Today a reader named Robert is sharing the story of how he convinced his wife Veronica to buy “the most haunted-looking house on the block” in the late 1980s and showing us how they’ve fixed it up over the years.
The family’s Spanish-style home in San Clemente, California, is a real charmer now, but when they first saw it, it was in such bad shape, Veronica told him “Absolutely no way!”
Take a look!
Robert & Veronica’s House
A photo of their house taken in the 1940s.
Here’s Bob’s story:
When we first saw it, the two-story house was very run down, imprisoned by tall weeds in the front yard. I immediately loved it. It was Spanish style but most of the character and charm had been stripped away.
When we opened the front door, the look of horror on Veronica’s face was undeniable. It was way worse on the inside than the outside. The inside was absolutely filthy. Veronica said, “NO WAY, NO WAY, NO WAY,” and stormed out.
Every door in the house was broken. There were holes in the walls and ceiling. There was a 3’ by 3’ saturated spot on the living room ceiling where something had died in the attic. The smell was nauseating.
It had been a rental for decades and any repairs or “improvements” had made things worse. But I believed it could work for us. It had 3 big bedrooms, 1 and ¾ bathrooms, a triple-car garage and a separate apartment that was already rented.
What finally convinced Veronica was that with the apartment producing income for us, she could stay home with the kids. We could spend a few years fixing up the house and move on. We didn’t have to live there forever.
The House in 1988, Cleaned Up Enough to Move In:
On moving day, as my brother and I hoisted the first piece of furniture off of the truck and headed to the front door, one of our new neighbors asked,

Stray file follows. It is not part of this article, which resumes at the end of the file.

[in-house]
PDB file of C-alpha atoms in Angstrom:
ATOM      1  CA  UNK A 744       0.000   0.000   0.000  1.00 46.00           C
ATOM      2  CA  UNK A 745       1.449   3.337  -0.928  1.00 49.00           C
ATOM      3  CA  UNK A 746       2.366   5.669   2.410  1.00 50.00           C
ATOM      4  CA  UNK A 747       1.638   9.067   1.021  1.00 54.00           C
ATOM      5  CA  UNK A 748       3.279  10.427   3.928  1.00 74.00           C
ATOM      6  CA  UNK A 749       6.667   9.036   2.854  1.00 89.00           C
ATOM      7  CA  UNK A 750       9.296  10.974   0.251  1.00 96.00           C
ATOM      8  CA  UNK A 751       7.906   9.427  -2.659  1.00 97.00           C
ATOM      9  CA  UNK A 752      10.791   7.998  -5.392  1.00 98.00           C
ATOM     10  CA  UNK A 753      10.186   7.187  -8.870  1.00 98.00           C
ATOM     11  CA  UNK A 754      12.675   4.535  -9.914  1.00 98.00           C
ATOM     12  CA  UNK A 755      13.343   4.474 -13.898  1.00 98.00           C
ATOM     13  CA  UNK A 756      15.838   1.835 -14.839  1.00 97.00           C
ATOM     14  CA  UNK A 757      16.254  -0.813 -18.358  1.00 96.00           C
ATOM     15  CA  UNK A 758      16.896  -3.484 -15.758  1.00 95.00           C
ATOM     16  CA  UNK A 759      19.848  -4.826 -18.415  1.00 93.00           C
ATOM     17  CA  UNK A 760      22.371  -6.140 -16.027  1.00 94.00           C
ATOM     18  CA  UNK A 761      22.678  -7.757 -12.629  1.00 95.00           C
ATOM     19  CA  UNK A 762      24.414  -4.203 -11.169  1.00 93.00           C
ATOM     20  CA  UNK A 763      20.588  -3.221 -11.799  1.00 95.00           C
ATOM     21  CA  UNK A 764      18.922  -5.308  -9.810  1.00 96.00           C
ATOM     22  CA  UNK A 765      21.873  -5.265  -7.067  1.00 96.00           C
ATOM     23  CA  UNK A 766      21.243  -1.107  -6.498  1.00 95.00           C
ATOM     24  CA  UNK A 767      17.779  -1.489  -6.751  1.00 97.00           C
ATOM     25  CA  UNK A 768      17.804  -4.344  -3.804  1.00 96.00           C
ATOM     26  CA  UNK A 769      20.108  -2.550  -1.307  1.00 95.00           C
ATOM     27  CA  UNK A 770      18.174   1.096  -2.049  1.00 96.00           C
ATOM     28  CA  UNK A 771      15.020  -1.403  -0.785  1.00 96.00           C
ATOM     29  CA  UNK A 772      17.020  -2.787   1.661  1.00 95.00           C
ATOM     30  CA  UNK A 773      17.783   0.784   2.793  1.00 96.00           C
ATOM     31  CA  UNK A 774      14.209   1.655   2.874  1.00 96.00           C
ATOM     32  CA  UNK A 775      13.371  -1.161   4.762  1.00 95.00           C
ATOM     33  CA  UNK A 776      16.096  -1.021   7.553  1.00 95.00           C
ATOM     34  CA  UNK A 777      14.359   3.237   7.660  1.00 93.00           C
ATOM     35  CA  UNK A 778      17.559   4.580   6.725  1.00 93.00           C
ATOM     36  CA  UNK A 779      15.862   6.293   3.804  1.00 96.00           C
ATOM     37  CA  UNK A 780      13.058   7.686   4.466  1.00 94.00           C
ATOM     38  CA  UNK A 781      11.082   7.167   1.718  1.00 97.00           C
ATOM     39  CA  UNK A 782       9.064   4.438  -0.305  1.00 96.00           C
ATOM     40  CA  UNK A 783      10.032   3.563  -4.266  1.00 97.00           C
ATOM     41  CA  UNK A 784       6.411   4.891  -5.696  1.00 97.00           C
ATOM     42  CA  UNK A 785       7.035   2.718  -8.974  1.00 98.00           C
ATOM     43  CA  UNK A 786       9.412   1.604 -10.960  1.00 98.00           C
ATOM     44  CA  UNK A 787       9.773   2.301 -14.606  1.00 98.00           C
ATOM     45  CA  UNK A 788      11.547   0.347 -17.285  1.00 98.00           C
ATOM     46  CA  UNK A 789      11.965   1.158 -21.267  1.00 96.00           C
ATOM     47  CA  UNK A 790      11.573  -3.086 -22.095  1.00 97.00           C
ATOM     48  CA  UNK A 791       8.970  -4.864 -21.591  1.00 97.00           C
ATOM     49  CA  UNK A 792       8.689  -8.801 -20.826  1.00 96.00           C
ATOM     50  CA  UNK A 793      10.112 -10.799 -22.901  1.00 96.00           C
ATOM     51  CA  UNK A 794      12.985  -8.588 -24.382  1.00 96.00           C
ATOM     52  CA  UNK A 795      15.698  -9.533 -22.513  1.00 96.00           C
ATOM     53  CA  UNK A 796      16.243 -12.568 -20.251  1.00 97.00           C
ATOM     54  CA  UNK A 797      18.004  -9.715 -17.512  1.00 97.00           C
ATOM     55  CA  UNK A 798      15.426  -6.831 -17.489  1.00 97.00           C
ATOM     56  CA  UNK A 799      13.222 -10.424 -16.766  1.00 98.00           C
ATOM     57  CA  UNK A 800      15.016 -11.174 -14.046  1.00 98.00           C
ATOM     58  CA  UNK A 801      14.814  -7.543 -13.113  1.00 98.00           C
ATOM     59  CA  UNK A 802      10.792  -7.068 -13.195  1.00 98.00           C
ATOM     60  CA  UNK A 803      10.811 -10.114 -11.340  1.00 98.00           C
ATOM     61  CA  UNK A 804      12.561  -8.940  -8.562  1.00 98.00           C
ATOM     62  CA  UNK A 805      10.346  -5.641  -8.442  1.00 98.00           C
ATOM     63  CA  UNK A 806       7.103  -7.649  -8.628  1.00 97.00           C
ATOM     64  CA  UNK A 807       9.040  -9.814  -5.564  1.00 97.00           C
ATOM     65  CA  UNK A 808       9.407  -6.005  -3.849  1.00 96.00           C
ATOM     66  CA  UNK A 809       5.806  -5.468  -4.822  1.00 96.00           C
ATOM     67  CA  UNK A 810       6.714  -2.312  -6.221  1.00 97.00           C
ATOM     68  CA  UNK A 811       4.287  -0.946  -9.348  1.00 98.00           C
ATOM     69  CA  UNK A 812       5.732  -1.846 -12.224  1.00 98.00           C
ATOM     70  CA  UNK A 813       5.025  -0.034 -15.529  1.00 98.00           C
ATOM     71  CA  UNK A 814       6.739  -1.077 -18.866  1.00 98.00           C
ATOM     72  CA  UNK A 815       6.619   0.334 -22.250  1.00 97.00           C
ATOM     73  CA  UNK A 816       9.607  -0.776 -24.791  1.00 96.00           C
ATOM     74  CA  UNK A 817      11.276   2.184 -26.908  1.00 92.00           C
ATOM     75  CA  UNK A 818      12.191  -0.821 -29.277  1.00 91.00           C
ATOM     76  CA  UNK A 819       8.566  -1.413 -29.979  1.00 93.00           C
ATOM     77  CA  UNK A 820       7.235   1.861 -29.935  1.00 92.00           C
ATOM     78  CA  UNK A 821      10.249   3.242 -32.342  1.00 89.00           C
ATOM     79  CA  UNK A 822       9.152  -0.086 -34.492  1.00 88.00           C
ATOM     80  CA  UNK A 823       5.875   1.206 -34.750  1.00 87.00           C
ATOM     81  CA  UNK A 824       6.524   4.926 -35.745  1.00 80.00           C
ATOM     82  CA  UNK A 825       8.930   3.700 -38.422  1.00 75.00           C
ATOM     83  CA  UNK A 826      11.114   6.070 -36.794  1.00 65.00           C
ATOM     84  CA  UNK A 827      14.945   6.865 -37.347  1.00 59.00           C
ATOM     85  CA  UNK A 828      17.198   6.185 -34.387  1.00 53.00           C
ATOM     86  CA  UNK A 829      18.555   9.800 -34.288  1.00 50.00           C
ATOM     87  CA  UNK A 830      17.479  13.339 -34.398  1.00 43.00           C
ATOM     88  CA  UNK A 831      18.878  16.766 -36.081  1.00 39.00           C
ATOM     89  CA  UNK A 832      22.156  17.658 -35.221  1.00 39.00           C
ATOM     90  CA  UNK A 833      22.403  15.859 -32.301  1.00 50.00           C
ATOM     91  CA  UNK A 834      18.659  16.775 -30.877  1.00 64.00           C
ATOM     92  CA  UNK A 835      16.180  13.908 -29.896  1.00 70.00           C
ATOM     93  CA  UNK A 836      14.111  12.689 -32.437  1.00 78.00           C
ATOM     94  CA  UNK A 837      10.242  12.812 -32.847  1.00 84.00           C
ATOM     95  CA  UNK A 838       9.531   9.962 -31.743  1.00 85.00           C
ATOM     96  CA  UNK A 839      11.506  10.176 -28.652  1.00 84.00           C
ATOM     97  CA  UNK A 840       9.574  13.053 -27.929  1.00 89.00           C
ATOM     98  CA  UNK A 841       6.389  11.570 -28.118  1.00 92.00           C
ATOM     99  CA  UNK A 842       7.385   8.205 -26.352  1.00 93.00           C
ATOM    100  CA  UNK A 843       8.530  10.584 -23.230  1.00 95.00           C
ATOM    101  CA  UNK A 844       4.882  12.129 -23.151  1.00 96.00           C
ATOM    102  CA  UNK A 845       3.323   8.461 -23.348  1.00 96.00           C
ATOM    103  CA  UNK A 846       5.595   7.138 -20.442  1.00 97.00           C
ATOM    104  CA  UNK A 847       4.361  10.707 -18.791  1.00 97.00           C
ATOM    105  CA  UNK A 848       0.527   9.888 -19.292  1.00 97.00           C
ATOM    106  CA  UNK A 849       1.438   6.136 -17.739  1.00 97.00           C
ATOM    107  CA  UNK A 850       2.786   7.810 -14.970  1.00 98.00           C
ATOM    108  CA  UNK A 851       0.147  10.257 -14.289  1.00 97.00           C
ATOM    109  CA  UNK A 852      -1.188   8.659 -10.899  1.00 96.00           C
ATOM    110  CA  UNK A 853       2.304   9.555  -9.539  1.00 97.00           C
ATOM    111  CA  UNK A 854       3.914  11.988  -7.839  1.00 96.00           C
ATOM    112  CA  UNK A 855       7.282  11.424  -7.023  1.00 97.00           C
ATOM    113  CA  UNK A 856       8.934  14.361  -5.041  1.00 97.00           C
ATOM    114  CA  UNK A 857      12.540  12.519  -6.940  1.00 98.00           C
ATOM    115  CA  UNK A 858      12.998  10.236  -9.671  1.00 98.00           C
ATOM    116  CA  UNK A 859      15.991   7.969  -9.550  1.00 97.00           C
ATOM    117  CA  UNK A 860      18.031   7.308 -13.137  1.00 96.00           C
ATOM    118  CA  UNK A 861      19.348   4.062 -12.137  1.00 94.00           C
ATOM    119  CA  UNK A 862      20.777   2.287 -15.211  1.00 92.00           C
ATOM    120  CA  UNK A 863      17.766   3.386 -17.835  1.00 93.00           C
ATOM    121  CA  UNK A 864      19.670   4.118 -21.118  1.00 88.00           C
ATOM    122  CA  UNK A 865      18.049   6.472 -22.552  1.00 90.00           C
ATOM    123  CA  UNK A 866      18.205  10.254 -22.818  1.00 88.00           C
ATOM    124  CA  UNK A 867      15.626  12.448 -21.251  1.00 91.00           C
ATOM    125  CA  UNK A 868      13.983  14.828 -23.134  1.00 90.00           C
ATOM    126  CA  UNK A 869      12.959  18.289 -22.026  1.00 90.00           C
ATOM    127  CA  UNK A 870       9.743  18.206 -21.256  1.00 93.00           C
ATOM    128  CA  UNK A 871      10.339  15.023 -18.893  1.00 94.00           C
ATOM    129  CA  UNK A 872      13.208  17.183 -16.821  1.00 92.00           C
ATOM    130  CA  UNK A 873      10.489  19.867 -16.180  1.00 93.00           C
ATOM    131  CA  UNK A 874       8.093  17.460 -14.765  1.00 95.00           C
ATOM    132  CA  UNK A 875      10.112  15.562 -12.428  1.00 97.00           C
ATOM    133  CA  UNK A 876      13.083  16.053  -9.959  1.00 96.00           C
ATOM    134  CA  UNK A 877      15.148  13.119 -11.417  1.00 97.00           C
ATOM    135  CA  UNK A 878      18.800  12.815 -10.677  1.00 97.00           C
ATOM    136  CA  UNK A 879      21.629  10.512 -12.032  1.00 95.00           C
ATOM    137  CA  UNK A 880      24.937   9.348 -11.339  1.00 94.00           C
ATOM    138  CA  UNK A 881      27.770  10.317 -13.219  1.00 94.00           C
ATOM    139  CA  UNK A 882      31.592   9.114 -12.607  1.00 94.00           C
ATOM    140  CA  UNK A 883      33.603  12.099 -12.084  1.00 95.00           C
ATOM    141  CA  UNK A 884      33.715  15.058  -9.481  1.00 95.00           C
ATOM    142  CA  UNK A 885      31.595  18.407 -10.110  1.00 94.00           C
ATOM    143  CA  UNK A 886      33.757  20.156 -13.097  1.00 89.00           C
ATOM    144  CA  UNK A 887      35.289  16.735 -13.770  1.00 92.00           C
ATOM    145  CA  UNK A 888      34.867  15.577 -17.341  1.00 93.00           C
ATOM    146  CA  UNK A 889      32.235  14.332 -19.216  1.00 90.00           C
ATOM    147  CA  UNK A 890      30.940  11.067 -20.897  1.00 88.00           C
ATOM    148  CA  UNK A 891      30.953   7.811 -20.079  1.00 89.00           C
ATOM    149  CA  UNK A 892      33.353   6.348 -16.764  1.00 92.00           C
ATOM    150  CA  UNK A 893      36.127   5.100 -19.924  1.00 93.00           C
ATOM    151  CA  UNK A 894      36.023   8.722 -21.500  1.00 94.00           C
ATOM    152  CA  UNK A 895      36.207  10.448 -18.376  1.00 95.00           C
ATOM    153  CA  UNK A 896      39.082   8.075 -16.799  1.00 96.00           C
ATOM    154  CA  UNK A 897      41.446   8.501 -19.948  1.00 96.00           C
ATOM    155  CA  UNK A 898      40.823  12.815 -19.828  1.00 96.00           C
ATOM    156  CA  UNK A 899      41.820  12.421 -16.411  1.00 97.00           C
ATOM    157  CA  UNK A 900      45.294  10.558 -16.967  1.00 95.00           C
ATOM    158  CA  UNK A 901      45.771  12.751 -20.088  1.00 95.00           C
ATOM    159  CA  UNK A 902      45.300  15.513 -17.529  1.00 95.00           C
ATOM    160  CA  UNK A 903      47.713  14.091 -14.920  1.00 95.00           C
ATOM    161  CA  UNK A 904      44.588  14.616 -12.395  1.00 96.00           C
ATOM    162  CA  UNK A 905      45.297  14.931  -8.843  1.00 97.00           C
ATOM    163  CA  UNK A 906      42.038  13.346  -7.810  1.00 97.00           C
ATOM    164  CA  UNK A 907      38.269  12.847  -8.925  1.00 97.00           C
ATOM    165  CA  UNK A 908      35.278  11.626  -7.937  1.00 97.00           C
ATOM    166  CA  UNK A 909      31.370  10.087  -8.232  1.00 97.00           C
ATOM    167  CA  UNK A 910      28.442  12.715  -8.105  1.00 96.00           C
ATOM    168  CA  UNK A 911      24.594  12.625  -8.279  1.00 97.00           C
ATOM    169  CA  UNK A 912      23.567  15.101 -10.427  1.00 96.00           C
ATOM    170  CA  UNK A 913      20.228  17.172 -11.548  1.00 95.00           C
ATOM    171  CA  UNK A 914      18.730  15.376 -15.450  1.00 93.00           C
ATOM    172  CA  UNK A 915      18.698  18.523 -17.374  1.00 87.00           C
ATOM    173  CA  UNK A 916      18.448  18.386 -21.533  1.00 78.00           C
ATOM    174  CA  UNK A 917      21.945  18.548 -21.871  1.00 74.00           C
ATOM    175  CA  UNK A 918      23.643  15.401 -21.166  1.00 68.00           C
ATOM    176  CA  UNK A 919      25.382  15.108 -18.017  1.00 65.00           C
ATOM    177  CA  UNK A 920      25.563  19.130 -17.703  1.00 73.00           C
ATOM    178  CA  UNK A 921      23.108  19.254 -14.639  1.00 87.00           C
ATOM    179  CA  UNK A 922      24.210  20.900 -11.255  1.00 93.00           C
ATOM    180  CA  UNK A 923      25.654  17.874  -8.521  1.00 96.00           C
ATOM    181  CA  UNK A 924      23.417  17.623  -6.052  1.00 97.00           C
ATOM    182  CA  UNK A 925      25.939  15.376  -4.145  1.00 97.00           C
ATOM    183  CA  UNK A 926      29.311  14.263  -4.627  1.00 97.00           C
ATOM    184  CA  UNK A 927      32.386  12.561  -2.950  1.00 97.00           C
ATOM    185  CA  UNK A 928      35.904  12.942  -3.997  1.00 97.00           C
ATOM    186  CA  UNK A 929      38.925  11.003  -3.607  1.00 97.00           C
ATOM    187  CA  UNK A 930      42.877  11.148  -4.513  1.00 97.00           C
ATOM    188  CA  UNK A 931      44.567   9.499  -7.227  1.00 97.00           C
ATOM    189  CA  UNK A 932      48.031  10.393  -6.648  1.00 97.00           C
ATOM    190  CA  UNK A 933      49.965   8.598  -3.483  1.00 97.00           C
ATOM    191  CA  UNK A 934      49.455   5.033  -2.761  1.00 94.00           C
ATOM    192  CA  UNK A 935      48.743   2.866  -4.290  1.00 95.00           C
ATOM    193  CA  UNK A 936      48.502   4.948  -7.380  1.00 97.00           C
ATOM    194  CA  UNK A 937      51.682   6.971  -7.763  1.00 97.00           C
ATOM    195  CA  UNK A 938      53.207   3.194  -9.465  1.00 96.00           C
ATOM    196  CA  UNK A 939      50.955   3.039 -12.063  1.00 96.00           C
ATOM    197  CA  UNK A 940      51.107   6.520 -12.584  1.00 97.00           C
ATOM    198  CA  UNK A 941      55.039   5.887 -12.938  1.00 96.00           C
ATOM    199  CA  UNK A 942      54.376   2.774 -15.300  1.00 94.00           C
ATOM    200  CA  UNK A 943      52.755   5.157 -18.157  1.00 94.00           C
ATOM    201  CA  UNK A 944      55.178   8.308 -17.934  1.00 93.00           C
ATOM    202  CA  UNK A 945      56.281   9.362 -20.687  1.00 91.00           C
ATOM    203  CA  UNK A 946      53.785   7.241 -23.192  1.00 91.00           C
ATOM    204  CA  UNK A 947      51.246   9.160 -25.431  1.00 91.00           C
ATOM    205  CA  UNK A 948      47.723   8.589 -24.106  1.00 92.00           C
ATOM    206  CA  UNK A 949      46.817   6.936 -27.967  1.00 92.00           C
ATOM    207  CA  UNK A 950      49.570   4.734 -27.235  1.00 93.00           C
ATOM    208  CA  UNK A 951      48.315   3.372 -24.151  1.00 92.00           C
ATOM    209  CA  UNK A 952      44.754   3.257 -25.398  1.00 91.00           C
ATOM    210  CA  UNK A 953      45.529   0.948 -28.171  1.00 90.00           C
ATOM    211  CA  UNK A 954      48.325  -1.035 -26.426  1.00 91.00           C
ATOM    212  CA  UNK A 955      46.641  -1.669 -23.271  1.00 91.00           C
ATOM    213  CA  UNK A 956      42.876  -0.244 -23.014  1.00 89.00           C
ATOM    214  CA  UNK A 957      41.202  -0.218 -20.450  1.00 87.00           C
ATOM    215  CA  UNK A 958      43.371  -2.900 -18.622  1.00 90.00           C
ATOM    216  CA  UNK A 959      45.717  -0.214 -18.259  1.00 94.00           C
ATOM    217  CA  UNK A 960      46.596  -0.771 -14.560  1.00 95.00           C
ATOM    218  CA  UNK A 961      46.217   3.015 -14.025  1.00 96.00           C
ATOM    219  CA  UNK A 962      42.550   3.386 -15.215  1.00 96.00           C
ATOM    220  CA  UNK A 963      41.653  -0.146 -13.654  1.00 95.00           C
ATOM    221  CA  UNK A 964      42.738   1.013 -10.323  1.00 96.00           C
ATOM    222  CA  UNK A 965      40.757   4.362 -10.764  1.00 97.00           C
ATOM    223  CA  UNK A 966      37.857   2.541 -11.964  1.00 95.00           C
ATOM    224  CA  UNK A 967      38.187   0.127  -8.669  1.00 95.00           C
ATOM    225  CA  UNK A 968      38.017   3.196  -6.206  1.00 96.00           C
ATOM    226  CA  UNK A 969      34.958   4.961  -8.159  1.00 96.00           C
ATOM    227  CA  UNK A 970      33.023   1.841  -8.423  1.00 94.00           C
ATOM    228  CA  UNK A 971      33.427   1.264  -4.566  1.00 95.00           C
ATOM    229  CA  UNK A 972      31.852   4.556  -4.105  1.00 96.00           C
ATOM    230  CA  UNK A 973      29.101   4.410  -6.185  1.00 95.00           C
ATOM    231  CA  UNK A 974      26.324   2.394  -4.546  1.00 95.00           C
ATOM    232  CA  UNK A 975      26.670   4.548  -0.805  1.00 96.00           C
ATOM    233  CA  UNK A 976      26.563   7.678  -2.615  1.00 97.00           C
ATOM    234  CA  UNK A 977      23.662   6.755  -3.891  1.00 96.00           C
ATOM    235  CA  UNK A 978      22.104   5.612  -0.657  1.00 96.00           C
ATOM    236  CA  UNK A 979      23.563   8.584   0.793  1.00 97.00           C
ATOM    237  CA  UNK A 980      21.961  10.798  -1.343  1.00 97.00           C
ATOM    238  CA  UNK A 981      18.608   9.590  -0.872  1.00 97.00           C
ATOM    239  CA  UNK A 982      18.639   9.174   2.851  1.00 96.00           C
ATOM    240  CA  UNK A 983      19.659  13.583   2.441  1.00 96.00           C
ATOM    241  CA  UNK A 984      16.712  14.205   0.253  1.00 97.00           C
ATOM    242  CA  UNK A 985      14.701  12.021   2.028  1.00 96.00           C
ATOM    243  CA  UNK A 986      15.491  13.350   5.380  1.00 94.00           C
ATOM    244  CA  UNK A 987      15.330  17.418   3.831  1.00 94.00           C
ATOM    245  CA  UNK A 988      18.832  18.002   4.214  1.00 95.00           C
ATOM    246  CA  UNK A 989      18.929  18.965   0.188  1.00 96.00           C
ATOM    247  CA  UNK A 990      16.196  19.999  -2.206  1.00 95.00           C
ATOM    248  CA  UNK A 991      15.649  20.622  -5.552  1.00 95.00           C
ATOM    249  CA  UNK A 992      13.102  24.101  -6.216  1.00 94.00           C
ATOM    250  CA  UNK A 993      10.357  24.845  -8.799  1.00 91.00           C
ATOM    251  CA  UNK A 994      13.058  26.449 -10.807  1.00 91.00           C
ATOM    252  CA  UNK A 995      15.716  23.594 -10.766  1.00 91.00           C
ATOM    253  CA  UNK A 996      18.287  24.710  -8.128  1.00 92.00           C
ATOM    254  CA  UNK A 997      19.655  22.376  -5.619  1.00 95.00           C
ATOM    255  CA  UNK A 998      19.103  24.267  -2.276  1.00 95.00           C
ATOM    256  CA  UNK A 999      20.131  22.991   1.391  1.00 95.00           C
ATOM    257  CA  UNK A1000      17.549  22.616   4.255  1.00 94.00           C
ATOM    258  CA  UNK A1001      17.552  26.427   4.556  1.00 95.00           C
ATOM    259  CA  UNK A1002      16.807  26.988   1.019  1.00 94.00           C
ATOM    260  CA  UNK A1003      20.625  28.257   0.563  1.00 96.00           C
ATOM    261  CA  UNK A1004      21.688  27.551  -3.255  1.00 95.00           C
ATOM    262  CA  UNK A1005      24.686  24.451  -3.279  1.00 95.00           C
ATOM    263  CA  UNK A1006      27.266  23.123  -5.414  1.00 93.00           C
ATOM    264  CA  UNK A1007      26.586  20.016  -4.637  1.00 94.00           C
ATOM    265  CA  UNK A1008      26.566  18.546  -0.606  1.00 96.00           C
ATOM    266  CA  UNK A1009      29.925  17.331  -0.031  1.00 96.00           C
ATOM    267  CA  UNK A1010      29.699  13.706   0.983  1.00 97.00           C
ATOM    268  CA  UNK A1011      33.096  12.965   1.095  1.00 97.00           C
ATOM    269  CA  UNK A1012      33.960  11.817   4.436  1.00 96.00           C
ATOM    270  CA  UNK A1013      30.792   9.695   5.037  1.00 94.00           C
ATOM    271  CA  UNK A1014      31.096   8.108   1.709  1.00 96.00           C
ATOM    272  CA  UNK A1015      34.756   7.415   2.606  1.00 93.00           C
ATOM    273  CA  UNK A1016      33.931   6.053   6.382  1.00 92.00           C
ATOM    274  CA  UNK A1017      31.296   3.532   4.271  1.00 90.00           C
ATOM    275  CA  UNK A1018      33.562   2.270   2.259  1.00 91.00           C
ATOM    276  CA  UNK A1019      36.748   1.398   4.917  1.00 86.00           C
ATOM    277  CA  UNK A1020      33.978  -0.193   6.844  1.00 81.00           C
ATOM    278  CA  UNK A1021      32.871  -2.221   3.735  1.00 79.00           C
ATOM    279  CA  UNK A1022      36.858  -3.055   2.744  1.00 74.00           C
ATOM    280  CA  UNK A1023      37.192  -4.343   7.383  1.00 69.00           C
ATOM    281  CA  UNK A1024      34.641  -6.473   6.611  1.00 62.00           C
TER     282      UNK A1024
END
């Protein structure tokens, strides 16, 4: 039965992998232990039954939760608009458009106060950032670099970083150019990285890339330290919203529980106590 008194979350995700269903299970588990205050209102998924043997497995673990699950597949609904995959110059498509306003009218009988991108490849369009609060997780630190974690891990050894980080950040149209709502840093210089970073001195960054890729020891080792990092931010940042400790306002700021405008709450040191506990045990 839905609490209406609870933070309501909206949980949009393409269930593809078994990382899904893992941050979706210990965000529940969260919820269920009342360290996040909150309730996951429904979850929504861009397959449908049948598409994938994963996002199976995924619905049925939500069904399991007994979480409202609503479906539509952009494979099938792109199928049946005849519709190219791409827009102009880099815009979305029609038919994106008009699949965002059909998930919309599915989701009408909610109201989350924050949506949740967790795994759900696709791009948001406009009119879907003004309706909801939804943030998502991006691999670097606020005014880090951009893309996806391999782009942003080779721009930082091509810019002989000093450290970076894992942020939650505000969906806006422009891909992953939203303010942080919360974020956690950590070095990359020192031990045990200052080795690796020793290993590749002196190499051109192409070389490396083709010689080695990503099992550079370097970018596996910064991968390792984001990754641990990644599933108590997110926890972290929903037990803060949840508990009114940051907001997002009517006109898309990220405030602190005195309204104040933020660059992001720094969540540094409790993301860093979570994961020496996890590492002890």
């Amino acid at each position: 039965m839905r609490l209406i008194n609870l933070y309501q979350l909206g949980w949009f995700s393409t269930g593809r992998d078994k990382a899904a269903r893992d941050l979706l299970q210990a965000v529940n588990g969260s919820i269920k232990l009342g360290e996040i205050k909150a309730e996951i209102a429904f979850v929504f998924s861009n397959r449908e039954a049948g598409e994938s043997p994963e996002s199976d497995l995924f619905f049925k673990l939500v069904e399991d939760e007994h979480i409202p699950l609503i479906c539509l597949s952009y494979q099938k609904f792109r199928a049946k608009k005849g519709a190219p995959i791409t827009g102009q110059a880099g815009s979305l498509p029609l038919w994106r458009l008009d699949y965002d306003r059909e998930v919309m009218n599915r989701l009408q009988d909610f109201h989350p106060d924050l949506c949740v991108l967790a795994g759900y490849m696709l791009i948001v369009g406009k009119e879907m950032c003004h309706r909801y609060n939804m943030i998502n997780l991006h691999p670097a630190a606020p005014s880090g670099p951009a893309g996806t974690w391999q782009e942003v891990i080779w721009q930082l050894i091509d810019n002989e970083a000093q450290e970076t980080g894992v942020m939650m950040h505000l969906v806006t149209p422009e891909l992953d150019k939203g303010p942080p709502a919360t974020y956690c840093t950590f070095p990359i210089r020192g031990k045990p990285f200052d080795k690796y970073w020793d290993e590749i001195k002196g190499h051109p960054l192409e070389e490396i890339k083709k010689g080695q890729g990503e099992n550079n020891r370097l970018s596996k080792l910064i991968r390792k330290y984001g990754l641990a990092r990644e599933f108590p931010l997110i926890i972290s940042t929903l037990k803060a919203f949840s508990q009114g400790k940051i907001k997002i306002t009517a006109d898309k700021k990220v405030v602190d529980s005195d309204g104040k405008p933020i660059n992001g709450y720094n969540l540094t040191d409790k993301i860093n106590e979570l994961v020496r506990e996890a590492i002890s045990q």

“Are you the ones who bought the haunted house?”
I panicked. “Whatever you do, please don’t say that to my wife!” This would surely send her over the edge. I remember thinking, “If she ever finds out about this, she is going to kill me!”
Over the next month, I continued to do necessary repairs to get it in good enough shape for Veronica and the kids to move in. I remember being in the house alone, working in the kitchen late at night, and I can tell you, it became easier to get creeped out once I had it in my head our place could be haunted.
The House with Lower Roof Tiled:
If you were going to pick a house on our street that could be haunted, it would be ours. It was old, run-down, lonely looking and unloved.
It was time for me to secretly talk to the neighbor again. I asked why he said the place was haunted. He said prior people living there had “seen things” like the ghostly figure of a woman walking down the interior hallway. I thought to myself it would have been the perfect spot, as the hallway is about 4’ wide, runs the depth of the house, and was dimly lit.
I later found out that most of these stories came from people who not only did serious drugs, but made them in our house too. So that would explain a lot!
House Freshly Painted and the Beginning of the Hardscape:
The center three are our children Katie, Matt & Andrew.
One day I asked another neighbor named Nancy if she’d heard stories about our house being haunted, and I could see the color drain from her face. She said she wasn’t ever going to mention anything about this to us, but she always thought there was a bad vibe to our house. Whoever lived there ended up having serious marital problems and was divorced within a year.
She also told me her prayer group convened together in my backyard and said some prayers prior to us moving in.
It was time to come clean and tell Veronica. I finally blurted it all out. But she very calmly said, “Well, we will have to break that record of people’s marriages falling apart in this house. And if there is a ghost, it is going to love us because we’re going to fix this place up!” I love that woman.
The Front of the House Today:
Over the years, our house has been updated and added on to. I’ve spent years replenishing the character that was once stripped away. We designed the hardscape and planted the bougainvillea many moons ago. It’s not so spooky or plain anymore.
We added antique hardware on the front door. The 1920s wrought-iron railings were intentionally made to have bent pickets. We call the railings “the Tim Burton Iron” because it looks like something out of the movie “Nightmare Before Christmas.” We had quite a bit of this iron work and utilized it throughout the house.
The Entrance Today: